Materials: DMC Cordonnet Special, size 30—1 ball. Use one color only. Four shuttles are used for Rows 10 and 11. Work Rows 1 through 8 of Basket of Clover (above).
Row 9:This row will join the remaining pairs of rings from
Row 7. Pull a twisted ch of last row to the back of the work so that it is out of the way. *R 1d 4 p sep by 1d, j to free 5th p of a Row 7 ring, 1d, p, 1d, j to free 7th p of next ring, 1d, 4 p sep by 1d, 1d, cl.** RW. Ch 2d, 21 p sep by 2d, 2d. RW. Pull next twisted ch to the front of the work. Rep from * to **. Pull the next twisted ch to the back of the work. Rep from * around. Cut and tie. FW. PW.
Rows 10 and 11 (4 shuttles): Rows are worked simultaneously. Mark shuttles in pairs (1, 1A, 2, 2A). Lay shuttle pairs out of the way when not in use. *Sh 1 and 1A: On subsequent repeats, twisted ch will lay over the top of last flat ch made. R 1d, 4 p sep by 1d, 1d, j to 17th p on ch of last row, 1d, 4 p sep by 1d, 1d, cl. RW. Ch 1d, 19 tp sep by 1d, 1d. Twist ch 5 times. RW.Sh 2 and 2A: Ch will lay over the top of last twisted ch made. R 1d, 4 p sep by 1d, 1d, j to 13th p on same ch, 1d, 4 p sep by 1d, 1d, cl. RW. Ch 5d, 11 p sep by 2d, 5d. RW. *Sh 1 and 1A: Twisted ch will lay over the top of the last flat ch made. R 1d, 4 p sep by 1d, 1d, j to 9th p on same ch, 1d, 4 p sep by 1d, 1d, cl. RW. Ch 1d, 19 tp sep by 1d, 1d. Twist ch 5 times. RW. Sh 2 and 2A: Ch will lay over the top of last twisted ch made. R 1d, 4 p sep by 1d, 1d, j to 5th p on same ch, 1d, 4 p sep by 1d, 1d, cl. RW. Ch 5d, 11 p sep by 2d, 5d. RW. Rep from * around, joining ch's to base of appropriate rings. Cut and tie all threads. FW. PW.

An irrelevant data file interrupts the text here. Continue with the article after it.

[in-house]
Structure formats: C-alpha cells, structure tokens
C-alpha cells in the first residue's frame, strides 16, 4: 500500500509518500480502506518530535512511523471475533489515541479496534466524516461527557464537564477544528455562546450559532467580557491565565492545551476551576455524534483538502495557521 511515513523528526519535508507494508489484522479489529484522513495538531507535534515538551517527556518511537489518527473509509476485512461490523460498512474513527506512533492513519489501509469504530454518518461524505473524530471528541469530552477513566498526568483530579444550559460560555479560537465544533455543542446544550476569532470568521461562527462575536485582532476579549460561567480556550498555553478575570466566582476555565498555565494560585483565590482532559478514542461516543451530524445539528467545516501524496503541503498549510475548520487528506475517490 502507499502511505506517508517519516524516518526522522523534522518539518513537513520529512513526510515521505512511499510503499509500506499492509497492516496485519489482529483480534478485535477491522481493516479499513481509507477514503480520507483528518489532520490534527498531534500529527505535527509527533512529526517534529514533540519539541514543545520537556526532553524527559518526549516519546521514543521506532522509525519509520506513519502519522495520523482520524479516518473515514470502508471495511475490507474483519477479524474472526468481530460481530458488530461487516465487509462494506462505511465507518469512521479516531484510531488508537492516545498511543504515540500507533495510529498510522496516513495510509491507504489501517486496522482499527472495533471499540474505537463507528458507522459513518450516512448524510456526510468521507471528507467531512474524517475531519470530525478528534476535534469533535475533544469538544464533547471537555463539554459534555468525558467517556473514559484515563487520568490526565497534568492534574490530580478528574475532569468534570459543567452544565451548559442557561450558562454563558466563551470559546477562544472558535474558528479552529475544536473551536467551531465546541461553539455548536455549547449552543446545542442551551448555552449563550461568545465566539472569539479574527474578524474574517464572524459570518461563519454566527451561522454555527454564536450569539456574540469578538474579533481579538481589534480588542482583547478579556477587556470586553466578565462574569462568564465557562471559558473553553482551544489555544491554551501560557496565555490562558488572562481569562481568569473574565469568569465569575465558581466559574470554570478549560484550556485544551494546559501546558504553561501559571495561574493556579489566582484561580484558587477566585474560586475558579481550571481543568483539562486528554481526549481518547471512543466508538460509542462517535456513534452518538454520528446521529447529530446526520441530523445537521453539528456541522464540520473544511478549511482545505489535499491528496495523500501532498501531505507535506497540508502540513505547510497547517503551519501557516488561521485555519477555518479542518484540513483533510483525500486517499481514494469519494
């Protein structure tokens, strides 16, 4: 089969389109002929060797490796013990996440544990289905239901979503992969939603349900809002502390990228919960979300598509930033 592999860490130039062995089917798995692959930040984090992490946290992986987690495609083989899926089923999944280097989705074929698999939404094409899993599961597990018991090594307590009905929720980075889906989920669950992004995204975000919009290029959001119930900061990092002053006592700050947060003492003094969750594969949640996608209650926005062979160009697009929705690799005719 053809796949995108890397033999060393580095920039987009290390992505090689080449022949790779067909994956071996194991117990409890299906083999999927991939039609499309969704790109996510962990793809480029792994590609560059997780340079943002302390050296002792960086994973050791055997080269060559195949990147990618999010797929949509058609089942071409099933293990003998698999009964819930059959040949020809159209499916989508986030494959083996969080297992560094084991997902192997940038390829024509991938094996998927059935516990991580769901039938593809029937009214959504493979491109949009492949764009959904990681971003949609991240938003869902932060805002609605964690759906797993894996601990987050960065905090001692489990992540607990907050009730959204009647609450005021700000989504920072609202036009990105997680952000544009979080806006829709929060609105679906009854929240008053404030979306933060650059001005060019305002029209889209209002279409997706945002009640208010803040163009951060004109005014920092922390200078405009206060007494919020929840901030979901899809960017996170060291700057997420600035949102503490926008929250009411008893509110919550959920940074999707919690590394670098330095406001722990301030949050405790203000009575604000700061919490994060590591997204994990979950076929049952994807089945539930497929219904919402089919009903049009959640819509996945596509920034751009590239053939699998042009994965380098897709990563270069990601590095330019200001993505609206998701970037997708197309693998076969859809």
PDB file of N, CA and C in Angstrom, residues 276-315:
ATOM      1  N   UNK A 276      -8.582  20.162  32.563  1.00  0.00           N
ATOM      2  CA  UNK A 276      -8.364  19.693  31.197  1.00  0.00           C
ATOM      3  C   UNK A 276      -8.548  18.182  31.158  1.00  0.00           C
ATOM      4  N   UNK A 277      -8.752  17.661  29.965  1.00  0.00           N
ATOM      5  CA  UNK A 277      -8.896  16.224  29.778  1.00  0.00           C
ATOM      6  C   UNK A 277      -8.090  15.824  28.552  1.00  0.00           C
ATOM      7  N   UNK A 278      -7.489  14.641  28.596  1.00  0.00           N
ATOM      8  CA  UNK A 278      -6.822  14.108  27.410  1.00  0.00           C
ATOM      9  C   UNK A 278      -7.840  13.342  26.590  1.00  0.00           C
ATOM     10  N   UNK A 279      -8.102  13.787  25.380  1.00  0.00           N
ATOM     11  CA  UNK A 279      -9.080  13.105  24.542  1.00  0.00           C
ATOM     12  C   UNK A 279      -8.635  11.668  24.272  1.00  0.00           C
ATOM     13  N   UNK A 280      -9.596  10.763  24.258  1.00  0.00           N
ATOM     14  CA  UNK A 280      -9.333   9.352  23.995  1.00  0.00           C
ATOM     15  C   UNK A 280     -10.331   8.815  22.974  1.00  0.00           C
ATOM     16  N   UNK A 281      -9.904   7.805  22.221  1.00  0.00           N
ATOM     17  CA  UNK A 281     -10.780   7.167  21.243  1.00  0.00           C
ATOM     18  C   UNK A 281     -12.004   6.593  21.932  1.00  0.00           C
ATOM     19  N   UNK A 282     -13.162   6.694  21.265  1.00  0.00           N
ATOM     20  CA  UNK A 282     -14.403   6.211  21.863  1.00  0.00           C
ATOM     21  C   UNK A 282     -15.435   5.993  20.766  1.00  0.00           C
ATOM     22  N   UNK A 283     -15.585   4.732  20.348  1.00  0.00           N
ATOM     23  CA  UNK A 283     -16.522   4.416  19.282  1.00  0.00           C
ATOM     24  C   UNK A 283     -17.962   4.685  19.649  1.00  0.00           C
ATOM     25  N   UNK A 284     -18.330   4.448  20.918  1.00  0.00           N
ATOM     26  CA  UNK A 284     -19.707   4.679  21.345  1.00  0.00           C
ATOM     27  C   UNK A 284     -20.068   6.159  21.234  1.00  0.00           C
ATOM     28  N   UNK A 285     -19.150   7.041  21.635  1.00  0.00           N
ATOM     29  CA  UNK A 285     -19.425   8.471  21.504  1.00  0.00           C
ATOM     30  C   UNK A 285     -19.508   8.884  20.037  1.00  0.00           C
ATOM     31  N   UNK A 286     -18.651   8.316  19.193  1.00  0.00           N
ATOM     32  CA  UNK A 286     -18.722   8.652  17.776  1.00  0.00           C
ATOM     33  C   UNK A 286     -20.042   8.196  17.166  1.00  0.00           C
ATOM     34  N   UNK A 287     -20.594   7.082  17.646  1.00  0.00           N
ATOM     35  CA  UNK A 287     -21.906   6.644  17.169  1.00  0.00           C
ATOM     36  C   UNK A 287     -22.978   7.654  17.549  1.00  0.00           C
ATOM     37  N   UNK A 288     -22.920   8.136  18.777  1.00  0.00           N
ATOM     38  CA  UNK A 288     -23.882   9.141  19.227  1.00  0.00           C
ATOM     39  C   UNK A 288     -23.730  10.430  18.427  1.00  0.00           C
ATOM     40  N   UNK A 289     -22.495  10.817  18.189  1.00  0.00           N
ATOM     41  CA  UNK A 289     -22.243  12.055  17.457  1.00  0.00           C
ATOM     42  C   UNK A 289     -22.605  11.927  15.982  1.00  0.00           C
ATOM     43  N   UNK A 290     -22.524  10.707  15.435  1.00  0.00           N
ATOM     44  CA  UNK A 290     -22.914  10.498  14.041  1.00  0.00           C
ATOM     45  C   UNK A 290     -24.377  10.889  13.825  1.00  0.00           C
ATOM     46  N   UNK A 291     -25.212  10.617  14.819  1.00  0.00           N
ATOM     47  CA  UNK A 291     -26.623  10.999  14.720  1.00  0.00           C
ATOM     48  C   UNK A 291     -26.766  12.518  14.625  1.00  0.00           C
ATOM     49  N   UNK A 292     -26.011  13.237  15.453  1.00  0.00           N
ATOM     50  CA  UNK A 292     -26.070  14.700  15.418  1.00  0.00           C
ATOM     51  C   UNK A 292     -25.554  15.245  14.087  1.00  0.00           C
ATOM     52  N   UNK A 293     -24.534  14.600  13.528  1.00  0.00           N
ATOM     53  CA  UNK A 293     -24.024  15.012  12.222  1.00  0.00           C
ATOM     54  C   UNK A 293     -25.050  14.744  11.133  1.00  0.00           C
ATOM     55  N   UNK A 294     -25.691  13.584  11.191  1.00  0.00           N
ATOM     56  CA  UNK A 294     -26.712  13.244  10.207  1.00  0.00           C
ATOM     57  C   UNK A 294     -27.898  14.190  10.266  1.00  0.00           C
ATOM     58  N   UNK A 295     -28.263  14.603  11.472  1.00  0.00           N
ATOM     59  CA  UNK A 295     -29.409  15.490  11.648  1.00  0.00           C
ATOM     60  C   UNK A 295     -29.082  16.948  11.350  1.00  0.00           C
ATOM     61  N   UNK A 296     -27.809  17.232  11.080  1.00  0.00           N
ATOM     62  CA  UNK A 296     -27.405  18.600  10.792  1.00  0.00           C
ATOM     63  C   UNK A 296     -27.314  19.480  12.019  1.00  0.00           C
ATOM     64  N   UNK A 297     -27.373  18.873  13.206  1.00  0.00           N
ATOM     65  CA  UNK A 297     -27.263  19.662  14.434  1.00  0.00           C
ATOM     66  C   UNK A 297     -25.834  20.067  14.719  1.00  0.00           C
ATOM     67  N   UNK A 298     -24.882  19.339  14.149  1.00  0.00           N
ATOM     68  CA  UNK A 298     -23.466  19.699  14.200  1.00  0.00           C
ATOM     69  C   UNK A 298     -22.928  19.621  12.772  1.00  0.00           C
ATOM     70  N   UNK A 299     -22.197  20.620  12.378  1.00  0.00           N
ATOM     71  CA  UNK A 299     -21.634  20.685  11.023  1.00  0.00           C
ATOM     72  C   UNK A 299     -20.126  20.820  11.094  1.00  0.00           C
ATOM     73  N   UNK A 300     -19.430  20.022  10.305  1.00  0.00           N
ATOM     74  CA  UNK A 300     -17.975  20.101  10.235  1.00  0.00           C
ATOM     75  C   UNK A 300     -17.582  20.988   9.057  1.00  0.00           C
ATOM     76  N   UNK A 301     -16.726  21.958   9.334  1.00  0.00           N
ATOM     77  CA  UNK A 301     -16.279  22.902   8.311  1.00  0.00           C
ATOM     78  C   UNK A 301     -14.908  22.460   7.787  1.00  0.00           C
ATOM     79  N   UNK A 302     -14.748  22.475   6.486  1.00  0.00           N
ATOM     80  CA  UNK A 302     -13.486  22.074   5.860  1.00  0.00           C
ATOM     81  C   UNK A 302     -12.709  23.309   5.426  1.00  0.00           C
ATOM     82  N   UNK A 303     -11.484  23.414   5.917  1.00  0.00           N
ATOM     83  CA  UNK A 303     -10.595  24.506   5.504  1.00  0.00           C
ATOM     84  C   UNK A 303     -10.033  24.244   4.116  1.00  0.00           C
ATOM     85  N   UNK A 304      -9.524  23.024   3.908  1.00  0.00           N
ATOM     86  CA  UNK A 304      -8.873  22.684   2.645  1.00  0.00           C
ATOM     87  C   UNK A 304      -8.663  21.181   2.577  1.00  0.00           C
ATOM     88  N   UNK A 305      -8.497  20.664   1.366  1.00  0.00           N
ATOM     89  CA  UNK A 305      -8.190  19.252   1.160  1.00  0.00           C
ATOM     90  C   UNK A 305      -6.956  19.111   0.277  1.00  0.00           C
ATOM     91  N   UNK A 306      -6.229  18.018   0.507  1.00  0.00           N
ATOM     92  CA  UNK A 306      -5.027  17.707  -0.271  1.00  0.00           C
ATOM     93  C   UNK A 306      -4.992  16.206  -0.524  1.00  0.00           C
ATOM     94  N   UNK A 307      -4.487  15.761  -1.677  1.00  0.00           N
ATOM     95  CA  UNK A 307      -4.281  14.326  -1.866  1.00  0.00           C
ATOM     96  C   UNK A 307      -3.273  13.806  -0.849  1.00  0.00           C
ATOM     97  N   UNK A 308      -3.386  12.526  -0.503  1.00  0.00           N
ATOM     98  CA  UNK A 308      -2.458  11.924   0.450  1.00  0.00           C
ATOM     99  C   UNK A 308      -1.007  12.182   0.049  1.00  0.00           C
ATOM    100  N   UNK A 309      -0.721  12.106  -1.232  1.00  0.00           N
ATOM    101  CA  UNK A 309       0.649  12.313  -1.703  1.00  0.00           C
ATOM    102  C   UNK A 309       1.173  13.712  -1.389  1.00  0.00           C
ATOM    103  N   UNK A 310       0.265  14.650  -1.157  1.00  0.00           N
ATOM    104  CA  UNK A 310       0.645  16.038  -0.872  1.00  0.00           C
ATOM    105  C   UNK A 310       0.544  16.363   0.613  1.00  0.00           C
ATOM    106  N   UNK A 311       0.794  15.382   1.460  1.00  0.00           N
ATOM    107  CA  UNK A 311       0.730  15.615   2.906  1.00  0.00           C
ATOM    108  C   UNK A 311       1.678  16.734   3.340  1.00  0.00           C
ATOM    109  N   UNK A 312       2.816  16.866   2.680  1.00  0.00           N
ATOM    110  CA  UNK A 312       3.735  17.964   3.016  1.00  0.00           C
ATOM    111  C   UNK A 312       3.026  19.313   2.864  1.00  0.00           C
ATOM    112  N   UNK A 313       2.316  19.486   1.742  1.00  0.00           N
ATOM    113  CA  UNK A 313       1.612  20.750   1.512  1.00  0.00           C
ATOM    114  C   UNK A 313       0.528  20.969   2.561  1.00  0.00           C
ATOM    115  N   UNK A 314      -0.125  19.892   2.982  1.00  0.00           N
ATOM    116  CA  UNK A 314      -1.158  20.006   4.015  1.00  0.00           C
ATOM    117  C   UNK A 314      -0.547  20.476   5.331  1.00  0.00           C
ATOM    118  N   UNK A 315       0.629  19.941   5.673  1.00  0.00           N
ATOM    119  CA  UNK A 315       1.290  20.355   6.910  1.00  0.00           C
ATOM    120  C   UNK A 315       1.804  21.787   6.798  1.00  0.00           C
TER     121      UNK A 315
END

Row 12 : Attach shuttle and ball thread to ctr p of any untwisted ch of last row. *Ch 10d, smp, 10d, j to ctr p of next ch. Rep from * around. Cut and tie. FW. PW.
Excerpted from Elegant Tatting Patterns by Janet Carroll. Copyright © 1996 Janet Carroll. Excerpted by permission of Dover Publications, Inc..